Free Living Wills
I am providing some generic information regarding advance directive health care forms along with links to forms used in various states. You will notice the type of forms vary from state to state. A Living Will is different from a Health Care Power of Attorney in that the Living Will does not appoint another person to speak for you. It speaks for you in writing. While a Health Care Power of Attorney can include written instructions for your patient advocate to follow, the choices do not have to be included for the Health Care Power of Attorney to be used. If a Living Will also includes your choice as patient advocate, it automatically becomes a Health Care Power of Attorney and must follow the state law requirements for witnesses, required language, etc. This information will be updated from time-to-time with more forms and other information.
The following disclosure is from The People's Lawyer webpage entitled Death and Dying by Professor Richard M. Alderman of the University of Houston Law Center:
- Medical Power Of Attorney For Health Care
THIS IS AN IMPORTANT LEGAL DOCUMENT. BEFORE SIGNING THIS DOCUMENT, YOU SHOULD KNOW THESE IMPORTANT FACTS:
Except to the extent you state otherwise, this document gives the person you name as your agent the authority to make any and all health care decisions for you in accordance with your wishes, including your religious and moral beliefs, when you are no longer capable of making them yourself. Because "health care" means any treatment, service, or procedure to maintain, diagnose, or treat your physical or mental condition, your agent has the power to make a broad range of health care decisions for you. Your agent may consent, refuse to consent, or withdraw consent to medical treatment and may make decisions about withdrawing or withholding life-sustaining treatment. Your agent may not consent to voluntary inpatient mental health services, convulsive treatment, psychosurgery, or abortion. A physician must comply with your agent's instructions or allow you to be transferred to another physician.
Your agent's authority begins when your doctor certifies that you lack the competence to make health care decisions.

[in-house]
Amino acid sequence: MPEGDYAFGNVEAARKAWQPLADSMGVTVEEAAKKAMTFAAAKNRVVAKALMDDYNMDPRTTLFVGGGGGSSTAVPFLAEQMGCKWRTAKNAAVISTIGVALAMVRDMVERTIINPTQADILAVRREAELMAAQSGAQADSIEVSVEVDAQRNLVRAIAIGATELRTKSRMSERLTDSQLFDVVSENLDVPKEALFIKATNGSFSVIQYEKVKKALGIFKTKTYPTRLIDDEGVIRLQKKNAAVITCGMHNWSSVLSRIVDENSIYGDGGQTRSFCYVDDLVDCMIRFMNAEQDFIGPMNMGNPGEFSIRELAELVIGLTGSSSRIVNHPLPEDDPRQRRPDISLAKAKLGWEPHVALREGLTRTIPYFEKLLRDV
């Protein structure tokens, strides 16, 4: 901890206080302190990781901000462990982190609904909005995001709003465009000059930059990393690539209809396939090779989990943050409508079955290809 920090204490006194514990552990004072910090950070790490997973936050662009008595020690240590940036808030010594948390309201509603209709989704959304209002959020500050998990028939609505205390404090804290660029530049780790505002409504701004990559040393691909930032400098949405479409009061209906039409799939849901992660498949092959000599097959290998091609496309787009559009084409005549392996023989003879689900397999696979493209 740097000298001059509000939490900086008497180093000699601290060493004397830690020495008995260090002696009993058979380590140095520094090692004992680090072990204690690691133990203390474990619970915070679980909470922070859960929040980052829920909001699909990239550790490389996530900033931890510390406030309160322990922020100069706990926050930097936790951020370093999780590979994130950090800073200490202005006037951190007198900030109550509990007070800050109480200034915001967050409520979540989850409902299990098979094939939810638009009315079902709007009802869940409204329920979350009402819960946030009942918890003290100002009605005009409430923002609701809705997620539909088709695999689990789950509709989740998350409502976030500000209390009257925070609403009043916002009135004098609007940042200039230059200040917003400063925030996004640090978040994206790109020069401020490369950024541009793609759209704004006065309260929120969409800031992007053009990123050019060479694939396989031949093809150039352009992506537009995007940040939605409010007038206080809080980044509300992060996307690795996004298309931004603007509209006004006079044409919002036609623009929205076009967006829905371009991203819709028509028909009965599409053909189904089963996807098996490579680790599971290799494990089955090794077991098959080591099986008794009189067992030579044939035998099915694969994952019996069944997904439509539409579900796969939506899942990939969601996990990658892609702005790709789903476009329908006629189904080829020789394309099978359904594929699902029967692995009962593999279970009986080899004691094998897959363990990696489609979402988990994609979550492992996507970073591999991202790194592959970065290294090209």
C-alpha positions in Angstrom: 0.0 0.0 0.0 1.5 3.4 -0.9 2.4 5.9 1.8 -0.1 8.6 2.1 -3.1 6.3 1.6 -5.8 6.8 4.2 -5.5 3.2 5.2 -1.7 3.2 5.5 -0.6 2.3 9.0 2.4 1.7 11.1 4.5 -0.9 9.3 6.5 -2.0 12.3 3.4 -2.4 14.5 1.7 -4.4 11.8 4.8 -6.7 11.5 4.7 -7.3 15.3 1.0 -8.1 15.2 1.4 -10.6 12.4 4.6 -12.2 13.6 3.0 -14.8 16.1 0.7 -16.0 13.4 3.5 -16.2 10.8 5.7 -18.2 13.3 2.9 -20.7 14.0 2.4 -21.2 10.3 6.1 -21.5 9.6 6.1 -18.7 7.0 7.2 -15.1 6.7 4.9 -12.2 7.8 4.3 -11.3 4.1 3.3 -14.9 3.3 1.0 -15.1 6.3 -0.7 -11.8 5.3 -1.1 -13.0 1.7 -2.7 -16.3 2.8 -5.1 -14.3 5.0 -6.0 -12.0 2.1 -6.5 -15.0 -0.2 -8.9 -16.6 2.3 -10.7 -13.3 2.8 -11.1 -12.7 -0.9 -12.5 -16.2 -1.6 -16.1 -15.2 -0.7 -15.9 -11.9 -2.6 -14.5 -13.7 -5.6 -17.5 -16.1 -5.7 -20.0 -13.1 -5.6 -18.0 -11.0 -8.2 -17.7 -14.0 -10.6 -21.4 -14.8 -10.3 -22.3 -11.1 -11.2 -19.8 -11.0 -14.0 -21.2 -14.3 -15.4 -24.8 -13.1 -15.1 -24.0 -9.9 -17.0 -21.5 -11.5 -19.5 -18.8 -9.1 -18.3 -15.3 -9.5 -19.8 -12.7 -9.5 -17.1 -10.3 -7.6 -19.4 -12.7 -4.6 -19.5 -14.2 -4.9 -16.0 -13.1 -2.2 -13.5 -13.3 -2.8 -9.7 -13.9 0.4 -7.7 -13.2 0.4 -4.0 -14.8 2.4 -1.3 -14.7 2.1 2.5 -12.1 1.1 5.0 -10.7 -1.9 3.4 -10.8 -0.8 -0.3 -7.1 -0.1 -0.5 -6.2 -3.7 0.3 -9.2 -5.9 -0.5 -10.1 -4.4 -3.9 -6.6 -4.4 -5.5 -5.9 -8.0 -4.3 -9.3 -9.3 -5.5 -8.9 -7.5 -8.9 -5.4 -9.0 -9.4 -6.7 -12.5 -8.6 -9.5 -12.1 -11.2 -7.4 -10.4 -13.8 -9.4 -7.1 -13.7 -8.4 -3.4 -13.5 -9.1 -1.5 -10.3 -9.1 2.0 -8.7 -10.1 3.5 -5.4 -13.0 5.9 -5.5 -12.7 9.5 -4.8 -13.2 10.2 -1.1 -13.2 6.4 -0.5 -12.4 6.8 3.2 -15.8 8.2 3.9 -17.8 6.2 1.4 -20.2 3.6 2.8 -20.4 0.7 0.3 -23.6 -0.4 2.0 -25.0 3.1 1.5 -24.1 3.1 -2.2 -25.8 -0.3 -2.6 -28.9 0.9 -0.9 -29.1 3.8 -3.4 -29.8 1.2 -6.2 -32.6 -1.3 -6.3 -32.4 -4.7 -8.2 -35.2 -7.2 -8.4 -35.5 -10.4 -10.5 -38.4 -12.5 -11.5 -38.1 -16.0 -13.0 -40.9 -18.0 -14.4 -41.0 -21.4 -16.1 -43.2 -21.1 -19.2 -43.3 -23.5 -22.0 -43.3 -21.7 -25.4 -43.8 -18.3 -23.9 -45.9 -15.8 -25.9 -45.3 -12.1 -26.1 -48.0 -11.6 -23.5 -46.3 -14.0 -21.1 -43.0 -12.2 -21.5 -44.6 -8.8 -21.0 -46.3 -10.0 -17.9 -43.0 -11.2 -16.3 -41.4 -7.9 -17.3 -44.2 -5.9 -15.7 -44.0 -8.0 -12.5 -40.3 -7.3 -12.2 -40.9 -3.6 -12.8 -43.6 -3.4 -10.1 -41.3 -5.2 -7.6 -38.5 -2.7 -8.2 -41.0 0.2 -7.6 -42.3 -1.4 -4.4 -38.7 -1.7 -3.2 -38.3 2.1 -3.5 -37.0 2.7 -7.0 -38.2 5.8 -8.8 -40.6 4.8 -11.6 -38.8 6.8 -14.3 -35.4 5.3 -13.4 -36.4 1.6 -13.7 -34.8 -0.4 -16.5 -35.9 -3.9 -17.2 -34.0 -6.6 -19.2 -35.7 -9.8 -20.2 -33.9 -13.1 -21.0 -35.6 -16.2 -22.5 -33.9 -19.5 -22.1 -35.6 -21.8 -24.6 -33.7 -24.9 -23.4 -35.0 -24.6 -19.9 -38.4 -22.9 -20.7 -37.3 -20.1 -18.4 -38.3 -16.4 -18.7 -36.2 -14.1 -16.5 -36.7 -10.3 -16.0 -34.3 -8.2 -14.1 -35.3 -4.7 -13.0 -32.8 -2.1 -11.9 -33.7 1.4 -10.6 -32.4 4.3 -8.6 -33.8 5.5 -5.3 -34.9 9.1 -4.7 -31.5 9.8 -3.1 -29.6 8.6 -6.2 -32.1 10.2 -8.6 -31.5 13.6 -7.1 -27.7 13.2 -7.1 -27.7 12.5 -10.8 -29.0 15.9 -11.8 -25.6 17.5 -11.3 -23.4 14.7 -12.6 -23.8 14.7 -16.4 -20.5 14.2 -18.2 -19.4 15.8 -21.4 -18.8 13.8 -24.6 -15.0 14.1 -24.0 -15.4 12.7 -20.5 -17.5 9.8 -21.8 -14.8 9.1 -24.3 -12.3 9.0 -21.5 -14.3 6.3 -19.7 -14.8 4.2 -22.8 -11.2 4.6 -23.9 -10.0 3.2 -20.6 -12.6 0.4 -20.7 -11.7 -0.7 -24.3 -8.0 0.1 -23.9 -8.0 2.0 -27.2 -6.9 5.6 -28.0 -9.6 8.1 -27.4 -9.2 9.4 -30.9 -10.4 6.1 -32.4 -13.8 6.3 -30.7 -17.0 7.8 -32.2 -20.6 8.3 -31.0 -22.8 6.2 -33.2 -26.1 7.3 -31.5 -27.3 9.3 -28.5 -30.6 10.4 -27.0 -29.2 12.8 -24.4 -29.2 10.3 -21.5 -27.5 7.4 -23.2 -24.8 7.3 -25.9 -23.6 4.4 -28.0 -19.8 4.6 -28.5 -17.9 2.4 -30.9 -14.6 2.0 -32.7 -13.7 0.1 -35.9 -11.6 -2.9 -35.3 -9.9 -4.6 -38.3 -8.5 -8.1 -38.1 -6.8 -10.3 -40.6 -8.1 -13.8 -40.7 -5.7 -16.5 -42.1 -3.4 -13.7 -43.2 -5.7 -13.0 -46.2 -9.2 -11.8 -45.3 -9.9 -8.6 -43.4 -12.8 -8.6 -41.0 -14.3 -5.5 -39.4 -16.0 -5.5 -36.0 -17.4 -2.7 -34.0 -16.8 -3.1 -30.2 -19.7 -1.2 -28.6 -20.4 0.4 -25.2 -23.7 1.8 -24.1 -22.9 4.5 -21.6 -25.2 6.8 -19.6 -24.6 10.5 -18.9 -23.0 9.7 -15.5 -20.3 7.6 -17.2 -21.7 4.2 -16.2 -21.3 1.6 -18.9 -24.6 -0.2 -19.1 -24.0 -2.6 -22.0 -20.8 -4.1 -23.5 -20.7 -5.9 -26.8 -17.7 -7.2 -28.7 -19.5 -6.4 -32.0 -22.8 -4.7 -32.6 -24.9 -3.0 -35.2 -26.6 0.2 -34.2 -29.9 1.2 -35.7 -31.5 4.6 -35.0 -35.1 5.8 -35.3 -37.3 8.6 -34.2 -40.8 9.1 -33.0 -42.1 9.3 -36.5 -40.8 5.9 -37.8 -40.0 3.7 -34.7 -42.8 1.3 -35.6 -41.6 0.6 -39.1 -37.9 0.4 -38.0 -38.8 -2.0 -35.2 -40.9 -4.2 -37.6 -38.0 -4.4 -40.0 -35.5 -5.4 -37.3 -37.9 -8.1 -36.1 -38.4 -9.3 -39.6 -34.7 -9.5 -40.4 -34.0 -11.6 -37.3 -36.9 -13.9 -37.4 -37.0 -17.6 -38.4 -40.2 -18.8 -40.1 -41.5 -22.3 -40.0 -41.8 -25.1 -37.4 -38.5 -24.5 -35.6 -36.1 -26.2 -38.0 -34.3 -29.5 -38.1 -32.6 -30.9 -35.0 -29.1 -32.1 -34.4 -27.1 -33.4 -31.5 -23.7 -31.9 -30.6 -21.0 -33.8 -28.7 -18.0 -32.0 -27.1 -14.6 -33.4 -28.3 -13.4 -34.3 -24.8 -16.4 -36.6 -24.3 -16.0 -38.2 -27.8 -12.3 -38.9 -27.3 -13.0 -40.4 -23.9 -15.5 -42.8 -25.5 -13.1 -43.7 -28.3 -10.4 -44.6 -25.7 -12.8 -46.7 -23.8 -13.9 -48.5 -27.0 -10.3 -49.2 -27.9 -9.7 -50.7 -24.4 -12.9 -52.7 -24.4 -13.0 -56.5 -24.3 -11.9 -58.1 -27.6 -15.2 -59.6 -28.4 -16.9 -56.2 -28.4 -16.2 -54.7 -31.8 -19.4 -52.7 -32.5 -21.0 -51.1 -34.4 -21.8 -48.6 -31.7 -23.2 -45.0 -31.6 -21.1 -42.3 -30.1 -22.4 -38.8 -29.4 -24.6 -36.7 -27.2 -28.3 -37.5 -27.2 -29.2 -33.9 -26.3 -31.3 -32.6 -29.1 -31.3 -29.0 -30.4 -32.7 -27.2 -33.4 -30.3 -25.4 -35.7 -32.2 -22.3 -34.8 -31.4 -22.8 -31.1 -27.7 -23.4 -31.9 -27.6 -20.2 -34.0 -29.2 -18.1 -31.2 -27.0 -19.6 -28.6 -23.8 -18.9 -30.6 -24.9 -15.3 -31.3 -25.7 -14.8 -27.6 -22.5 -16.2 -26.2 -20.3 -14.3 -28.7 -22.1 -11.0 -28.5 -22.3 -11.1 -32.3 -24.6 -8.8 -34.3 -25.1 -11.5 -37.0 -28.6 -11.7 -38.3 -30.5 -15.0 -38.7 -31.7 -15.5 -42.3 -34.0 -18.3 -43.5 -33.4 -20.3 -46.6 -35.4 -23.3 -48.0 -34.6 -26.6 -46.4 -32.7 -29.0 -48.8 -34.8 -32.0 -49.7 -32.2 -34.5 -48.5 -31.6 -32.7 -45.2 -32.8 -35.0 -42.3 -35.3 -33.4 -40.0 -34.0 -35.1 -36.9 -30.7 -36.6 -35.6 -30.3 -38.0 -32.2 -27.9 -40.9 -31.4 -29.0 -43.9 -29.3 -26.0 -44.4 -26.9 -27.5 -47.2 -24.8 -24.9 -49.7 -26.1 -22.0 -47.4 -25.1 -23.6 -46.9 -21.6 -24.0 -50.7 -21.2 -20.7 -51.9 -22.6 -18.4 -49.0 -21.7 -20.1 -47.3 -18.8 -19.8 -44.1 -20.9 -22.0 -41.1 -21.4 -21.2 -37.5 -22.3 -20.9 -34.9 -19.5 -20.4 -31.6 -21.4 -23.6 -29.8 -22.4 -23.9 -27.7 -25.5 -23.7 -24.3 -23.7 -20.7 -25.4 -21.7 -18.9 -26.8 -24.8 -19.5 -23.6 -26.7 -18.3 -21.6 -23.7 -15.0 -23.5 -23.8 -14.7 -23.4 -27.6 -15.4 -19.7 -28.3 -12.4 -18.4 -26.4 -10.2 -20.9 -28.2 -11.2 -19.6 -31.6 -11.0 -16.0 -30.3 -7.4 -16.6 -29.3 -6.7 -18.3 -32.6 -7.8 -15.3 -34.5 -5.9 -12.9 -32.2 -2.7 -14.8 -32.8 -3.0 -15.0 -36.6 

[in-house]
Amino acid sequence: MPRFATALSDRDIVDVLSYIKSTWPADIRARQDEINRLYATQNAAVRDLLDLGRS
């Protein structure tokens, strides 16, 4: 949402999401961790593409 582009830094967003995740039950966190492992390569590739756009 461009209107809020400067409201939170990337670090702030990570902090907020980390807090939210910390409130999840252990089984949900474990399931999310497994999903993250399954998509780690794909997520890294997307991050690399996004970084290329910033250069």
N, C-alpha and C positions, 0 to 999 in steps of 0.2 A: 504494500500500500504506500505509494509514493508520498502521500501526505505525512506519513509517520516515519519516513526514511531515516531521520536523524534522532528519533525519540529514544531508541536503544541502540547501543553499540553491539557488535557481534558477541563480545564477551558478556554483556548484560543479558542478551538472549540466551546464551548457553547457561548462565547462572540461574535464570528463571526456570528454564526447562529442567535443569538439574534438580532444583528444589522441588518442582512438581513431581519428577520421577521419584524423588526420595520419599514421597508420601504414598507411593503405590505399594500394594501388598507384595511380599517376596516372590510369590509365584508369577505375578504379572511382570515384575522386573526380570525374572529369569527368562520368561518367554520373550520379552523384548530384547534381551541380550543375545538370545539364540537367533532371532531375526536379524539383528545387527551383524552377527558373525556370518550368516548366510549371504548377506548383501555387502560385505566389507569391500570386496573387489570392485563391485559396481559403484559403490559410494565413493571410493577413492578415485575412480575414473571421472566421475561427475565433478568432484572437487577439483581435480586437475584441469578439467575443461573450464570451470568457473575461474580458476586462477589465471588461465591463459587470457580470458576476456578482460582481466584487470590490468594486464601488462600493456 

Your agent is obligated to follow your instructions when making decisions on your behalf. Unless you state otherwise, your agent has the same authority to make decisions about your health care as you would have had.
It is important that you discuss this document with your physician or other health care provider before you sign it to make sure that you understand the nature and range of decisions that may be made on your behalf. If you do not have a physician, you should talk with someone else who is knowledgeable about these issues and can answer your questions. You do not need a lawyer's assistance to complete this document, but if there is anything in this document that you do not understand, you should ask a lawyer to explain it to you.
The person you appoint as agent should be someone you know and trust. The person must be 18 years of age or older or a person under 18 years of age who has had the disabilities of minority removed. If you appoint your health or residential care provider (e.g., your physician or an employee of a home health agency, hospital, nursing home, or residential care home, other than a relative), that person has to choose between acting as your agent or as your health or residential care provider; the law does not permit a person to do both at the same time.
You should inform the person you appoint that you want the person to be your health care agent. You should discuss this document with your agent and your physician and give each a signed copy. You should indicate on the document itself the people and institutions who have signed copies. Your agent is not liable for health care decisions made in good faith on your behalf.